GSA Annual Meeting in Phoenix, Arizona, USA - 2019

Paper No. 172-10
Presentation Time: 10:30 AM


GODBOLD, Amanda Lynn1, HOHMANN, Niklas2, JAROCHOWSKA, Emilia2, KIESSLING, Wolfgang2 and BOTTJER, David J.1, (1)Earth Science, University of Southern California, 3709 Trousdale Pkwy., Los Angeles, CA MHP 106, (2)GeoZentrum Nordbayern, Friedrich-Alexander-University Erlangen-Nuremberg, Loewenichstra├če 28, Erlangen, 91054, Germany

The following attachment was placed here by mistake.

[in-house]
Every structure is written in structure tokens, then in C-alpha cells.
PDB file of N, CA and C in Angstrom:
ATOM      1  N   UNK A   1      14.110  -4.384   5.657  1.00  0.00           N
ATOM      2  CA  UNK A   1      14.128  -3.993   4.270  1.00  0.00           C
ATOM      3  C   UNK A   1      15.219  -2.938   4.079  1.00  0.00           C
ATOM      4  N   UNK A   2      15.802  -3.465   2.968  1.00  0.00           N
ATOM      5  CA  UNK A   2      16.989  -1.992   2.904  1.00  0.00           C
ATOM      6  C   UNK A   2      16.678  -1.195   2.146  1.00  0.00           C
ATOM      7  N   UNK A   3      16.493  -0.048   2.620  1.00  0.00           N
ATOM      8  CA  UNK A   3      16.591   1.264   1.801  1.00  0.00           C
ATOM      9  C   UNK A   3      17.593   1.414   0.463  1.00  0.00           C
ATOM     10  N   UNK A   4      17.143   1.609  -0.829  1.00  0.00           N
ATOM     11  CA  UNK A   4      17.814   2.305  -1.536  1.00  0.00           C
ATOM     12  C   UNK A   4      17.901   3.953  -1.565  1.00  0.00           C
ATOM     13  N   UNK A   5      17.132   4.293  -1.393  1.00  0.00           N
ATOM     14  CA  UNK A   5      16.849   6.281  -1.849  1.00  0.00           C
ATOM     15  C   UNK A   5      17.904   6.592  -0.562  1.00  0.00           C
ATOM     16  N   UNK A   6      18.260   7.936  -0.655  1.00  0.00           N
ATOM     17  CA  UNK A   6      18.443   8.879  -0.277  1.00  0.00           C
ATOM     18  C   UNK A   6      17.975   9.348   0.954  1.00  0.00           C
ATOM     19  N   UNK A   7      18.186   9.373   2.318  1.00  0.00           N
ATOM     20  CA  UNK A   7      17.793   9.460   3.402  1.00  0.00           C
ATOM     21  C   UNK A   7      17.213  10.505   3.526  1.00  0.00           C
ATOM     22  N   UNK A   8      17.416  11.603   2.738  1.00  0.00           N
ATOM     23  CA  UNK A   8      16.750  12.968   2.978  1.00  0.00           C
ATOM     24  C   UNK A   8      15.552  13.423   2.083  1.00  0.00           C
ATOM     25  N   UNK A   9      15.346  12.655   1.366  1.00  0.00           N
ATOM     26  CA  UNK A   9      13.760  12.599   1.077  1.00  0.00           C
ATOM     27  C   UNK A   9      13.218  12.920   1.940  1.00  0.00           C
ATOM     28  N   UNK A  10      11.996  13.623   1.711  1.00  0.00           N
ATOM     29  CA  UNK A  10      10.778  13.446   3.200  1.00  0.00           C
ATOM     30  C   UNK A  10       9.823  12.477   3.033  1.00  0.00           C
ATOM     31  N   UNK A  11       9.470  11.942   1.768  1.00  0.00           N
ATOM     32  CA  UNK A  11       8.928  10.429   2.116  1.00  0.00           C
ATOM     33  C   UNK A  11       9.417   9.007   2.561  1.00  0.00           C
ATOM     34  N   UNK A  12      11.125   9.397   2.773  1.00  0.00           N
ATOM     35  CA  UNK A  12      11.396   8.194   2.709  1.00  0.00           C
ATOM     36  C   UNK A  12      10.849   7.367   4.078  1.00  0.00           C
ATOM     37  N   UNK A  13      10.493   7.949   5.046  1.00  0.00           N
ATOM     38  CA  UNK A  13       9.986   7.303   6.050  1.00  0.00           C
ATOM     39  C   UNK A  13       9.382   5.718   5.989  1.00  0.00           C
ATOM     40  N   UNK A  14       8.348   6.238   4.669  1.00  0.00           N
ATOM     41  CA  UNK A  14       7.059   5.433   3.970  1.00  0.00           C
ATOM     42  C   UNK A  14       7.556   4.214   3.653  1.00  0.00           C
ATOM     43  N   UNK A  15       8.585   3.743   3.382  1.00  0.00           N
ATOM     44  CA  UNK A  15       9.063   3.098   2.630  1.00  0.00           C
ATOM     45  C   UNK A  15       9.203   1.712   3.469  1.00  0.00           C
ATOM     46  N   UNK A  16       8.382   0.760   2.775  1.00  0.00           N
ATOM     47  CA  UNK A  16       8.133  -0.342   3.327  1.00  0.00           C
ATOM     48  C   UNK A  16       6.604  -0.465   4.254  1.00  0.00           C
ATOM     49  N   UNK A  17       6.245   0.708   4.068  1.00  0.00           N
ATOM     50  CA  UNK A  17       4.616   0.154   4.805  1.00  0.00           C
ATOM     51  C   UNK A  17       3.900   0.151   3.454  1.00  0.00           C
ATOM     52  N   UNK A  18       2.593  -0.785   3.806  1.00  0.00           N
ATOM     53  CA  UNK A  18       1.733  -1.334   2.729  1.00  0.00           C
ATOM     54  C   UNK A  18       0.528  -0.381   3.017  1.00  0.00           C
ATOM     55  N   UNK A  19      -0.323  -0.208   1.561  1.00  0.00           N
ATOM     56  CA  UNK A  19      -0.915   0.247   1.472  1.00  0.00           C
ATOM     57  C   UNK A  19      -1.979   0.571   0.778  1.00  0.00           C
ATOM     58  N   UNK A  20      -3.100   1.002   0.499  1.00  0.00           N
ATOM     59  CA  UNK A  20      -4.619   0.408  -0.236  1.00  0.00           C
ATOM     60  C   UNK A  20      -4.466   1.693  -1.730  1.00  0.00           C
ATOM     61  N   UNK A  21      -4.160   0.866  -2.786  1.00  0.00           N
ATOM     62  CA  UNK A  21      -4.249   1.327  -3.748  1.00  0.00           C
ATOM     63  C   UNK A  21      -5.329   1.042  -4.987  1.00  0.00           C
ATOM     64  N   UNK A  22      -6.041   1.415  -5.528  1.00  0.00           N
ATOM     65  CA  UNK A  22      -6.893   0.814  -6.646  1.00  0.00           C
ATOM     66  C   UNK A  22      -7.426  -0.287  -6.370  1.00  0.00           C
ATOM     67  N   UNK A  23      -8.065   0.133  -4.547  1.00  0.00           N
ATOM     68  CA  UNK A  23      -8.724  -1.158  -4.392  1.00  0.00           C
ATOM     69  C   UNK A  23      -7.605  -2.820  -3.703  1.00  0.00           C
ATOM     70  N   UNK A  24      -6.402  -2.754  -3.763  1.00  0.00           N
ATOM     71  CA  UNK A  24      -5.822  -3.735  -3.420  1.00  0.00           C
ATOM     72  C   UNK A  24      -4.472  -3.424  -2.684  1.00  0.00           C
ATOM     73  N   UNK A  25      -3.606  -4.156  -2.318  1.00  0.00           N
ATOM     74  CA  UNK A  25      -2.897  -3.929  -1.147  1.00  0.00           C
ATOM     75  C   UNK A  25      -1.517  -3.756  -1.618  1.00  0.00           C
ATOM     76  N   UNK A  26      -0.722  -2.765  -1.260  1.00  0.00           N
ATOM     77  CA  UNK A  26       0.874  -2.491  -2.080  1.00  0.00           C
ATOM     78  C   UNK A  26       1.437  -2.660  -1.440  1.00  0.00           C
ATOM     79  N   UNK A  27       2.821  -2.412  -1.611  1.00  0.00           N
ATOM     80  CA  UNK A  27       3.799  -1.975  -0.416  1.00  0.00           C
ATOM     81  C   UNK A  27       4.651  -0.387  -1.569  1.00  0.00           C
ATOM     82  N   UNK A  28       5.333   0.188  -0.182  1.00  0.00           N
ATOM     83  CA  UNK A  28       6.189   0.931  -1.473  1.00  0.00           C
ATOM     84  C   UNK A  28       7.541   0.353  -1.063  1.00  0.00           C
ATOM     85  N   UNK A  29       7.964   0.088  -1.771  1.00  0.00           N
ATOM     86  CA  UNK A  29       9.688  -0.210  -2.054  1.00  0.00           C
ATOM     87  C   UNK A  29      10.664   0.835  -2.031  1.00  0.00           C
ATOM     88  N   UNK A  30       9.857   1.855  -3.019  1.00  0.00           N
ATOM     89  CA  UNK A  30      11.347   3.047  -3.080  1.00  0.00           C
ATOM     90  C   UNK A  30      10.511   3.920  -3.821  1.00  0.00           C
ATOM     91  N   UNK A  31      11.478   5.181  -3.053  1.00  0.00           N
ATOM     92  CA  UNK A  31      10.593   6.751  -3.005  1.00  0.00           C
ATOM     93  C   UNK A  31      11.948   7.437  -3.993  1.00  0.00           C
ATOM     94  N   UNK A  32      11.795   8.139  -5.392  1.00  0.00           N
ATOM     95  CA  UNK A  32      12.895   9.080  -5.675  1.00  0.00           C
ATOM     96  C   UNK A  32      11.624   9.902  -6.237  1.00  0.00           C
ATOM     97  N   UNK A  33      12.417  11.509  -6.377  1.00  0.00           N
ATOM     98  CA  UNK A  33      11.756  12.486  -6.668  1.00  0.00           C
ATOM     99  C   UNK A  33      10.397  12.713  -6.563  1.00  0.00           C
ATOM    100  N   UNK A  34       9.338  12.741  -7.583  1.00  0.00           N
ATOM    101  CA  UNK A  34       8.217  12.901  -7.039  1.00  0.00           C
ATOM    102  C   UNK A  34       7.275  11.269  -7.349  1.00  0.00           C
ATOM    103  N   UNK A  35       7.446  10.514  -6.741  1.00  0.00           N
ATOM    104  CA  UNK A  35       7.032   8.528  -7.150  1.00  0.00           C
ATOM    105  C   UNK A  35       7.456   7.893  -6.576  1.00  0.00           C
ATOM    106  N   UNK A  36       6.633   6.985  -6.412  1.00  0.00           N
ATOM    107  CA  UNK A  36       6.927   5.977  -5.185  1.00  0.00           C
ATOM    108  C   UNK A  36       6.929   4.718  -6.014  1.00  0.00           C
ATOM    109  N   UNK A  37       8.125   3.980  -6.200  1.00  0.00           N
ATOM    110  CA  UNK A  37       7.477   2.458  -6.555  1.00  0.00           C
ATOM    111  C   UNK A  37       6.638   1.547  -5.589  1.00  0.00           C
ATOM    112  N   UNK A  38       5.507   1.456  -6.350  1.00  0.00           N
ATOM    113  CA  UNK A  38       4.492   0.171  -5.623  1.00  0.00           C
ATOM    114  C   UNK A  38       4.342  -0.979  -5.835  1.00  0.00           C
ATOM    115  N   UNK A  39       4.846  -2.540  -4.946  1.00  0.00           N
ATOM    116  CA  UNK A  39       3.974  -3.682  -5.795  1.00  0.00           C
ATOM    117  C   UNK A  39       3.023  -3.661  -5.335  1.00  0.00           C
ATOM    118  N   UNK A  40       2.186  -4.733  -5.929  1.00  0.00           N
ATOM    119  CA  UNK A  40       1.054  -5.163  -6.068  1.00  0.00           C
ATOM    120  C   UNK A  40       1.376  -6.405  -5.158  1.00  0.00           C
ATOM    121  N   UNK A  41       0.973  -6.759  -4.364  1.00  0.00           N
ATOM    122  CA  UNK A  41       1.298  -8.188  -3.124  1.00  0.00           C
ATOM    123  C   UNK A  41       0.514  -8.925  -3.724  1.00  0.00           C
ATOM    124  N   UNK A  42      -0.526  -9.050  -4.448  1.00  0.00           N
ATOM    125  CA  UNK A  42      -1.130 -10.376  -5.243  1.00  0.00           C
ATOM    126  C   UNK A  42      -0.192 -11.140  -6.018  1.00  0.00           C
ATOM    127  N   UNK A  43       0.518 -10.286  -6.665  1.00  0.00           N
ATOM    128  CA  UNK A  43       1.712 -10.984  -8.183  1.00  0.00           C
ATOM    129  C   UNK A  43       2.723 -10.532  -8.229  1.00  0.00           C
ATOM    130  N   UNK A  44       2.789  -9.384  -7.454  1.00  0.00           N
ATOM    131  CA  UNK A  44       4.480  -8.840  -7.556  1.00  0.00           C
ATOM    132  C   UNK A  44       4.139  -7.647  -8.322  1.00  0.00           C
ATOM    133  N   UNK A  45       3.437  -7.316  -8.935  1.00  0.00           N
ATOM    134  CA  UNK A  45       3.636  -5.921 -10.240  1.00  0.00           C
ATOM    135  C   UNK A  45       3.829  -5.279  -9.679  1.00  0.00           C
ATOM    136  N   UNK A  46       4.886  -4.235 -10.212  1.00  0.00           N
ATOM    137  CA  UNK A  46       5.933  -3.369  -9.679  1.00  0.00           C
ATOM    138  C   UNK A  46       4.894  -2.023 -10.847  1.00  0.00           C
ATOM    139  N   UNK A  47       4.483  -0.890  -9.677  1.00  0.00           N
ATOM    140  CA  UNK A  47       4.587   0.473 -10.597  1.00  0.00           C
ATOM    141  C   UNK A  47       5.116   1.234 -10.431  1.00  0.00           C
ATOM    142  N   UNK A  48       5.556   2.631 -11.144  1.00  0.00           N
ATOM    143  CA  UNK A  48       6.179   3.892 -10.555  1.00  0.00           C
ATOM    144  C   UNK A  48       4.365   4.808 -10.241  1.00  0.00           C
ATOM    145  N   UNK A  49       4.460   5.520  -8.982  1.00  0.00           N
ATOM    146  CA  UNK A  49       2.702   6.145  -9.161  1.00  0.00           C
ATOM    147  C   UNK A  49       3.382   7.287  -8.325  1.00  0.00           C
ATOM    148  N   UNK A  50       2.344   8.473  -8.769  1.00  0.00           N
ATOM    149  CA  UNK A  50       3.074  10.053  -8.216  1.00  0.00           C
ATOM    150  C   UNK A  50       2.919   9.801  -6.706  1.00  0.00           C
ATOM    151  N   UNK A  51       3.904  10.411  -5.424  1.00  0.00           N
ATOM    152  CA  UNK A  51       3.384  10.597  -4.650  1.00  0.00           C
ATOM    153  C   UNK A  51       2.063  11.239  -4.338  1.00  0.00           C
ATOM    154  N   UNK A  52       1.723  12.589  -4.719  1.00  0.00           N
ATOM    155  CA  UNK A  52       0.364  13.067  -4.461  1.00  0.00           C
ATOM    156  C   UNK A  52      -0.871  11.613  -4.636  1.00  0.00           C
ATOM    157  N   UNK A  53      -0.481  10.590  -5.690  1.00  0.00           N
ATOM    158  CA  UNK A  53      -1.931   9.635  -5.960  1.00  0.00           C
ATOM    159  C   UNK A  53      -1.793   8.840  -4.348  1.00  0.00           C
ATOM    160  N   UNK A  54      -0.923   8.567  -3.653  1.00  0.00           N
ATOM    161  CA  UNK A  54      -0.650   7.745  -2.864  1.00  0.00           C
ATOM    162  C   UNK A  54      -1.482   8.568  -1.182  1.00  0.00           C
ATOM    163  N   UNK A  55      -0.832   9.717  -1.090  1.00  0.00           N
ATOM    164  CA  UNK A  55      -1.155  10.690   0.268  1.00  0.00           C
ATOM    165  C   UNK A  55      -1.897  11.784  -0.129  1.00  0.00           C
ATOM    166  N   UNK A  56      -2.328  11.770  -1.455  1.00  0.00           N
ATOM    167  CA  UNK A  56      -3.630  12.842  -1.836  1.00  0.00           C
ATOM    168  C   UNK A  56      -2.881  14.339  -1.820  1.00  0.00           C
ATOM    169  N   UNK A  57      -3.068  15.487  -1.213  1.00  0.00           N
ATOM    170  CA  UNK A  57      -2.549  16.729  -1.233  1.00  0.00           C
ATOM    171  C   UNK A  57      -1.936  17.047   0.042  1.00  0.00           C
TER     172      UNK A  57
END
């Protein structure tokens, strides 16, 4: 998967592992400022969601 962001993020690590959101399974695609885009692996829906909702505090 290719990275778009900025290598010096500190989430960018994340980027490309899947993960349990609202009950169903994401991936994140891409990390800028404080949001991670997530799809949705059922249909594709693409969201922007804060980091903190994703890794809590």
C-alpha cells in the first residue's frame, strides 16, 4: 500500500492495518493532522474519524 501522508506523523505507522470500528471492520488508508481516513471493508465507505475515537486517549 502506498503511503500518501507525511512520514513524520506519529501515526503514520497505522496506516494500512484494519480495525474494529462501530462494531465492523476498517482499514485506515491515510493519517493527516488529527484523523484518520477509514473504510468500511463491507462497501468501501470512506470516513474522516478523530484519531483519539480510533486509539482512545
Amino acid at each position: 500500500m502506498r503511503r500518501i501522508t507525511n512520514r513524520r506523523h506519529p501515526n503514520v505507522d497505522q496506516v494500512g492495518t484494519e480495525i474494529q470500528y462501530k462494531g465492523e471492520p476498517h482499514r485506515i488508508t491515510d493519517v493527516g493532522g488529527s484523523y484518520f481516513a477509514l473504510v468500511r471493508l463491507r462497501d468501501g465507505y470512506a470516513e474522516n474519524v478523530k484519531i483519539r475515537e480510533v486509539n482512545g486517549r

During the Late Triassic, the Northern Tethys Ocean was a semi-enclosed ocean basin with numerous large carbonate platforms. At this time, warm water circulated from tropical latitudes towards the Northern Tethys Ocean, making this an ideal location for carbonate accretion and reef growth. Today, sediments that were deposited along the northern margin of the Tethys Ocean can be found in the Northern Calcareous Alps, which are known for their extensive reef deposits made by scleractinian corals and hypercalcified sponges. Gosaukamm mountain, located ~7 km south of Gosau, Austria, is one of the most well studied reef localities in the Northern Calcareous Alps. This mountain belongs to the Dachstein Formation which consists of lagoon, reef rim and slope deposits. The reef framework at this locality is restricted to patch reefs that are irregularly distributed across a vast spatial range. The aim of this study is to determine spatio-temporal diversity dynamics in Norian (Late Triassic) Gosaukamm patch reefs in Austria. Quadrats were constructed on each reef and samples were collected every two metres along transects. Samples were processed to create polished slabs that were used for equal area quadrat counts in order to quantify the diversity and abundance of reef building organisms. In order to test for significance differences in taxonomic composition, Bray-Curtis dissimilarities were subject to the ANOSIM (analysis of similarities) and PERMONOVA (analysis of variance) procedures. Results show no significant difference in taxonomic composition between the two patch reefs found at Gosaukamm. However, there appears to be spatio-temporal differences in taxonomic composition within each reef. Since the Norian was a time of optimal reef growth, the dataset generated from this study allows us to establish a baseline of reef functionality that can be compared with reefs deposited during times of environmental stress, such as the current reef crisis.